One challenge Prestage didn’t face was finding an experienced crew to run the new facility. An older power plant in the area wasn’t able to successfully complete a conversion from wood chips to poultry litter, and had to shut down. The timing was such that Prestage was able to step in and hire a significant number of people from that facility to operate theirs.

“We’ve got operators experienced in running a power plant and using a wood based product. And they do have some experience from testing poultry litter at their facility. We couldn’t be more blessed,” says Pope. “It was unfortunate that a facility had to close, but we were able to pick up the best of the best to operate this facility.”

Prestage is proud that it hasn’t rushed into this new area, and that it has put in the time and energy to ensure the road it’s taking and the technology sued will be successful.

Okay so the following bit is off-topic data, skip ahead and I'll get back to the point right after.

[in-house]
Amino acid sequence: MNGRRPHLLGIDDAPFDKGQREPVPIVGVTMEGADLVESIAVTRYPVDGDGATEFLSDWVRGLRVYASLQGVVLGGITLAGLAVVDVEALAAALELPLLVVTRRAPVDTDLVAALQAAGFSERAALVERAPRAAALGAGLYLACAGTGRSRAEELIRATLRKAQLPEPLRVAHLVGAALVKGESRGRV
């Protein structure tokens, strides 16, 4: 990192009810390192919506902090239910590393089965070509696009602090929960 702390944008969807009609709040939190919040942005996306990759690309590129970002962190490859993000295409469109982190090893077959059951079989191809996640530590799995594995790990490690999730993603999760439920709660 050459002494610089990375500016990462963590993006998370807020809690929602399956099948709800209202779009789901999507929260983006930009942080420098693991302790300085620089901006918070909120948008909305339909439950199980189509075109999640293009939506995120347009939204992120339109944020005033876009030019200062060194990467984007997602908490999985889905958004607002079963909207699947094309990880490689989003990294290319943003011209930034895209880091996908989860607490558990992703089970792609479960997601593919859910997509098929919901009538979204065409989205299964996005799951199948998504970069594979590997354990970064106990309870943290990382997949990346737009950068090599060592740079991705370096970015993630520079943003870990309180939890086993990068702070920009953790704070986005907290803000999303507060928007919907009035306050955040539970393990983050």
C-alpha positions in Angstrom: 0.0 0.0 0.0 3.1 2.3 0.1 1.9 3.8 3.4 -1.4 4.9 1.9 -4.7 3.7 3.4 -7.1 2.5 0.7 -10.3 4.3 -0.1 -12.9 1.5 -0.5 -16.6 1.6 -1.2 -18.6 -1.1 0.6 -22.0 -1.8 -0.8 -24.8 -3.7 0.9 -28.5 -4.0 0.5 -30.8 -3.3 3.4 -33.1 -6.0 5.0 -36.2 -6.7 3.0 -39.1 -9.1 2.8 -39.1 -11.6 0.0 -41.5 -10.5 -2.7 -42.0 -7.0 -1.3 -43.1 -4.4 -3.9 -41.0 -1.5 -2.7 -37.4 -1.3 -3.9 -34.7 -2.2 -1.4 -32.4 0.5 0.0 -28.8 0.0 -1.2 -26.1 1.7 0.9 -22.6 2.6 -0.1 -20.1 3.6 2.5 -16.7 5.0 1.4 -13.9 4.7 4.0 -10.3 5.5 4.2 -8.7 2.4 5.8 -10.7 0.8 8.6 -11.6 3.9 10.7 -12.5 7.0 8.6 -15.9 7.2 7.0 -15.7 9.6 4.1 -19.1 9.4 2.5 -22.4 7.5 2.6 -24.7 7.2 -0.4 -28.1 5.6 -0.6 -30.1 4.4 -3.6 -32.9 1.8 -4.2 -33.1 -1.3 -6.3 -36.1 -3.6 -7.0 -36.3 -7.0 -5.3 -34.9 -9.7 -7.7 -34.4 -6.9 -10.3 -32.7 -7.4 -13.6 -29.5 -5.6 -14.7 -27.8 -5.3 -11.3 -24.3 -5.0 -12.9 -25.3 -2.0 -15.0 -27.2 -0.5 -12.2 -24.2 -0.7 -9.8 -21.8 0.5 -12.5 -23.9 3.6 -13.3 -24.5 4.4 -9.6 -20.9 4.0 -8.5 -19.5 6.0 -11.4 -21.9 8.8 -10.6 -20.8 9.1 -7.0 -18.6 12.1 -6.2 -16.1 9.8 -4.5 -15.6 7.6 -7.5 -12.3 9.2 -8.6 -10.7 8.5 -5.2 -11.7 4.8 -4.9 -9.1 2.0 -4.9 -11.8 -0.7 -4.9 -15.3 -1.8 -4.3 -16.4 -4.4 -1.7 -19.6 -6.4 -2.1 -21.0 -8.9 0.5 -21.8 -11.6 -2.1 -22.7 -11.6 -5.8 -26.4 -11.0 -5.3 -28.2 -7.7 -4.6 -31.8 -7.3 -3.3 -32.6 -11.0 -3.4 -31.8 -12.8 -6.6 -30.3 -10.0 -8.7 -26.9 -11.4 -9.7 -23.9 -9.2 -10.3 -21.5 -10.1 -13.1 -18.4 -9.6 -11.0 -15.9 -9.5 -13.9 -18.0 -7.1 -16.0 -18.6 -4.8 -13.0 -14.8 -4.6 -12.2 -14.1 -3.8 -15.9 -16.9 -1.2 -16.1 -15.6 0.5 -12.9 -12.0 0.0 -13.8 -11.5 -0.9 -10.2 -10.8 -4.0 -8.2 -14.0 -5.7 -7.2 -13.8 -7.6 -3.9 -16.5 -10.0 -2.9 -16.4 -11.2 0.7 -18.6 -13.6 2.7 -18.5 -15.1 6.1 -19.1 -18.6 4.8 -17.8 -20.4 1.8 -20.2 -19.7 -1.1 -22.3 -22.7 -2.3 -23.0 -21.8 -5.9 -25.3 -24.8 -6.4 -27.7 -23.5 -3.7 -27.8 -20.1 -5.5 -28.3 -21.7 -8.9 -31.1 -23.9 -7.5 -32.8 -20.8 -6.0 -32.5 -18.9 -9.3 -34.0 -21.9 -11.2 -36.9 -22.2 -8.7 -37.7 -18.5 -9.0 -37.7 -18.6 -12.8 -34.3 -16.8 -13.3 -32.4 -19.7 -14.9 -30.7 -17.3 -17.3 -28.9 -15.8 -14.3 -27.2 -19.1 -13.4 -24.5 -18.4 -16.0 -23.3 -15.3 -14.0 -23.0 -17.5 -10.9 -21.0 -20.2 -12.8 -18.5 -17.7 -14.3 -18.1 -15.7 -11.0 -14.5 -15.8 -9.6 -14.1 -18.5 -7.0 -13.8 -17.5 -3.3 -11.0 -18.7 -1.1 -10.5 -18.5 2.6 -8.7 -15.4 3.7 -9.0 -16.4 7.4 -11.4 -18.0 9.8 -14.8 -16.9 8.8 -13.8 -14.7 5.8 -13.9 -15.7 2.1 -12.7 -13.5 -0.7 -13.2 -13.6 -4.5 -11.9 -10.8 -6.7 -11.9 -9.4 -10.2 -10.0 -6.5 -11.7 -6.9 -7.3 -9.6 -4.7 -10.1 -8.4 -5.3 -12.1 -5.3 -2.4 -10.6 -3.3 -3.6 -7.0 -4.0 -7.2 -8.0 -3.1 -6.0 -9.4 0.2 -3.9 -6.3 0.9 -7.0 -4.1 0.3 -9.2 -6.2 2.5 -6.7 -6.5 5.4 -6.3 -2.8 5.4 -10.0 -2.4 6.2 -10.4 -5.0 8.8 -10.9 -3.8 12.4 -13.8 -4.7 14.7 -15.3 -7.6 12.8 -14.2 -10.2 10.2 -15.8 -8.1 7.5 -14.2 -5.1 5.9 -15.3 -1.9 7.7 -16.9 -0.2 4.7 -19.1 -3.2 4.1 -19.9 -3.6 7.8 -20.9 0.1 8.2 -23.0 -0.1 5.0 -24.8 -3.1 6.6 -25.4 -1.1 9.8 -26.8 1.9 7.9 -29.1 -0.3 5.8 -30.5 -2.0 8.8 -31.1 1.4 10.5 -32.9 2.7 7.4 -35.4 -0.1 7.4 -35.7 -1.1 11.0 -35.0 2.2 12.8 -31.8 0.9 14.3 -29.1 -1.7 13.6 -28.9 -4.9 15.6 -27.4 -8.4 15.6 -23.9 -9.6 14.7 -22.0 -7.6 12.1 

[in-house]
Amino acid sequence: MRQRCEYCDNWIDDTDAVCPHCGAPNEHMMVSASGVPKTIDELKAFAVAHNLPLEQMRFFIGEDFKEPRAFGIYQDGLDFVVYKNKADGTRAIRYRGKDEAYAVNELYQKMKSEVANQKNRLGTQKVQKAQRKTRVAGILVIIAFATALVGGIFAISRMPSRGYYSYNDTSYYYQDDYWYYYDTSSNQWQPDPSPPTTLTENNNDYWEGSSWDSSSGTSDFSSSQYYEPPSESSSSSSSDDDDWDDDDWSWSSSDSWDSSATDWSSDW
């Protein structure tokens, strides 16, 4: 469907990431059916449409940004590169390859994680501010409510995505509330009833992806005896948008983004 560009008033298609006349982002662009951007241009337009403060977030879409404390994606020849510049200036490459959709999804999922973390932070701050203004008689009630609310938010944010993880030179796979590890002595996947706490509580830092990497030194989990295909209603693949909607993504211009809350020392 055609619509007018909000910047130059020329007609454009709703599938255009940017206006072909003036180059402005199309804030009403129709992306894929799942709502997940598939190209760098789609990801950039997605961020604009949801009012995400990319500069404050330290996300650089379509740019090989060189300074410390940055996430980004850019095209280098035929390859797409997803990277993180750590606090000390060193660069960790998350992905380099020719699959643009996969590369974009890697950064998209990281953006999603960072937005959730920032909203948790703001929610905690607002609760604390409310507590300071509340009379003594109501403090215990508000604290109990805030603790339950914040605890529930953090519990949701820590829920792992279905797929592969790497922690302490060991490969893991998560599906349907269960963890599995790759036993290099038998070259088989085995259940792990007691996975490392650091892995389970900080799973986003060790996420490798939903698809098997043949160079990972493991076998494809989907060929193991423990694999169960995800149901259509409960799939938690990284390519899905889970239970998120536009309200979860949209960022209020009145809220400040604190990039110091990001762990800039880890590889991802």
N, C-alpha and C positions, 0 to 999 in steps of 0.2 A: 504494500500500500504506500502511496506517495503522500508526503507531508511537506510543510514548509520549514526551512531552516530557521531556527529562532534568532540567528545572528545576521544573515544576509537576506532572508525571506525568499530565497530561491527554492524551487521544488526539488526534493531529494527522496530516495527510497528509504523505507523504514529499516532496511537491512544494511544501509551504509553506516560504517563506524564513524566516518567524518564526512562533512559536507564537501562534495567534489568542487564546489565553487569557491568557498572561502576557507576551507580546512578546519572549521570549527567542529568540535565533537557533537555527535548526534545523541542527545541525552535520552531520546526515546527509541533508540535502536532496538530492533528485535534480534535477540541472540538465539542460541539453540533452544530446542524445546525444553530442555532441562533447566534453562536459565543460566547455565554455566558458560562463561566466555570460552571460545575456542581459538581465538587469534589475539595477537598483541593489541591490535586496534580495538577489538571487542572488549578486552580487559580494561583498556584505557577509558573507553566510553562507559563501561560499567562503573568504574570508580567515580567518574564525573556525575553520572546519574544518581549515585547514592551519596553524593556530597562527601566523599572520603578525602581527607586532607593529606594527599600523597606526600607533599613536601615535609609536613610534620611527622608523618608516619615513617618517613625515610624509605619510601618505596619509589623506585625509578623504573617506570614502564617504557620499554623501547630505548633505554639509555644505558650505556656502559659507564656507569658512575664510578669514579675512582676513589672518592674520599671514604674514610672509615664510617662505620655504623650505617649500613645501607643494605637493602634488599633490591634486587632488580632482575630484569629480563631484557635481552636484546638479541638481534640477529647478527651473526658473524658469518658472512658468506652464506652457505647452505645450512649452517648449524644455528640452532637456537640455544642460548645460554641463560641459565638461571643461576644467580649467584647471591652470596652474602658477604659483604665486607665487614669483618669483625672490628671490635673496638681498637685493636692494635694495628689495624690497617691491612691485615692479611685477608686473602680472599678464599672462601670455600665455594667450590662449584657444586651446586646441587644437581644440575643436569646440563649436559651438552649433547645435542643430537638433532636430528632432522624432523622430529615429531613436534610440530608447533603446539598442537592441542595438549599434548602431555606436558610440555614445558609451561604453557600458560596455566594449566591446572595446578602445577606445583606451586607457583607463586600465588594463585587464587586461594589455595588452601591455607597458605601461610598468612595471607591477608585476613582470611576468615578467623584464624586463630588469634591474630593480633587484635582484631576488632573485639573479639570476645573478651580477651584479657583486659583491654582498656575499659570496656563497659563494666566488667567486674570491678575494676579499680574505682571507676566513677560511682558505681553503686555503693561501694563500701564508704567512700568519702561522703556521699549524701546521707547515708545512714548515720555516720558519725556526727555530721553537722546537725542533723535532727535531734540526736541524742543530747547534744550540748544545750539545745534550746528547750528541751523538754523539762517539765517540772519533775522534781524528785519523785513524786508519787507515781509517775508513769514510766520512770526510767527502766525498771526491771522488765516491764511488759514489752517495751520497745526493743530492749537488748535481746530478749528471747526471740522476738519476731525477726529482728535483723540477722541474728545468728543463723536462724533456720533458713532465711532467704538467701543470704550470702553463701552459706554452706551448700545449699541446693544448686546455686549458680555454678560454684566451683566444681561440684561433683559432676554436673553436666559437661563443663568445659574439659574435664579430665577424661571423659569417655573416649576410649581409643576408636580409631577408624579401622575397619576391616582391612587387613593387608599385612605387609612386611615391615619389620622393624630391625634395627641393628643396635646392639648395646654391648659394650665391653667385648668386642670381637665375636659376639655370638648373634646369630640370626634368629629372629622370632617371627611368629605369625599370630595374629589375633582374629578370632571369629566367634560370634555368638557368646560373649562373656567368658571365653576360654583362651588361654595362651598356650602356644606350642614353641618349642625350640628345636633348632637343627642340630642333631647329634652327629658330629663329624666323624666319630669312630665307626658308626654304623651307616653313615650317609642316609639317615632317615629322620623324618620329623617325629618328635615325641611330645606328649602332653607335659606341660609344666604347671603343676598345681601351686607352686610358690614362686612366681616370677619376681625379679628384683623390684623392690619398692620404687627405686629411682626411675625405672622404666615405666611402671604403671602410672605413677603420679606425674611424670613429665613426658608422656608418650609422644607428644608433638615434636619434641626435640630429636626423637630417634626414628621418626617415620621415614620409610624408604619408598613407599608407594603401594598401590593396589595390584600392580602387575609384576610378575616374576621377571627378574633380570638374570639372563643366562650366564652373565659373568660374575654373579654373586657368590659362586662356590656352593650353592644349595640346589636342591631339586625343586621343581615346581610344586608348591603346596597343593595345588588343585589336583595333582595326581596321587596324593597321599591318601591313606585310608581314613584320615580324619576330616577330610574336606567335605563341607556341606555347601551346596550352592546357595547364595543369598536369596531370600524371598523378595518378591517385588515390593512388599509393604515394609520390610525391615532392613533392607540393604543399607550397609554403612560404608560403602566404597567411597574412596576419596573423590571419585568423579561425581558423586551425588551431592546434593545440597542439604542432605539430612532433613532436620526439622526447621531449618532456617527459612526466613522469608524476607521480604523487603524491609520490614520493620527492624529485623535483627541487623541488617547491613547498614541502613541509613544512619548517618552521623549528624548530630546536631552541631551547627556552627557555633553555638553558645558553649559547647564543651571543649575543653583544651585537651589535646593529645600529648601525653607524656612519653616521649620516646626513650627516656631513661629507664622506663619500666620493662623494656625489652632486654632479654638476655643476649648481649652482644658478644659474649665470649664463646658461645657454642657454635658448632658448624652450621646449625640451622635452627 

“Because [Prestage] was new to this arena and because it was all poultry litter, we didn’t want to get out there, fall flat, and it be a failure and a disappointment to the industry,” says Pope. “We want to make sure it works and that it was long-term and that it would create avenues for others or ourselves to expand on what we’re doing.

“We’ve taken our bumps and we got our lumps and bruises, and we know that going forward, we can do this more cost-effectively. I definitely think that this can be replicated at better cost and can provide more benefit to growers and producers in the industry as a whole.”

Does that mean Prestage may build more of these facilities?

“There’s definitely the possibility of putting in additional plants,” says Pope. “We always evaluate what comes along and what makes sense, and we try to stay true to who we are as a company and focus on what we do well. We’re a very successful national pork and poultry company. We’re very good at live production and very good at poultry processing, so getting into power generation and fertilizer production is a new realm, but we’ve got 30-plus years of success behind us and we wouldn’t step out and do these types of things if we weren’t positive we’d be successful
with this.”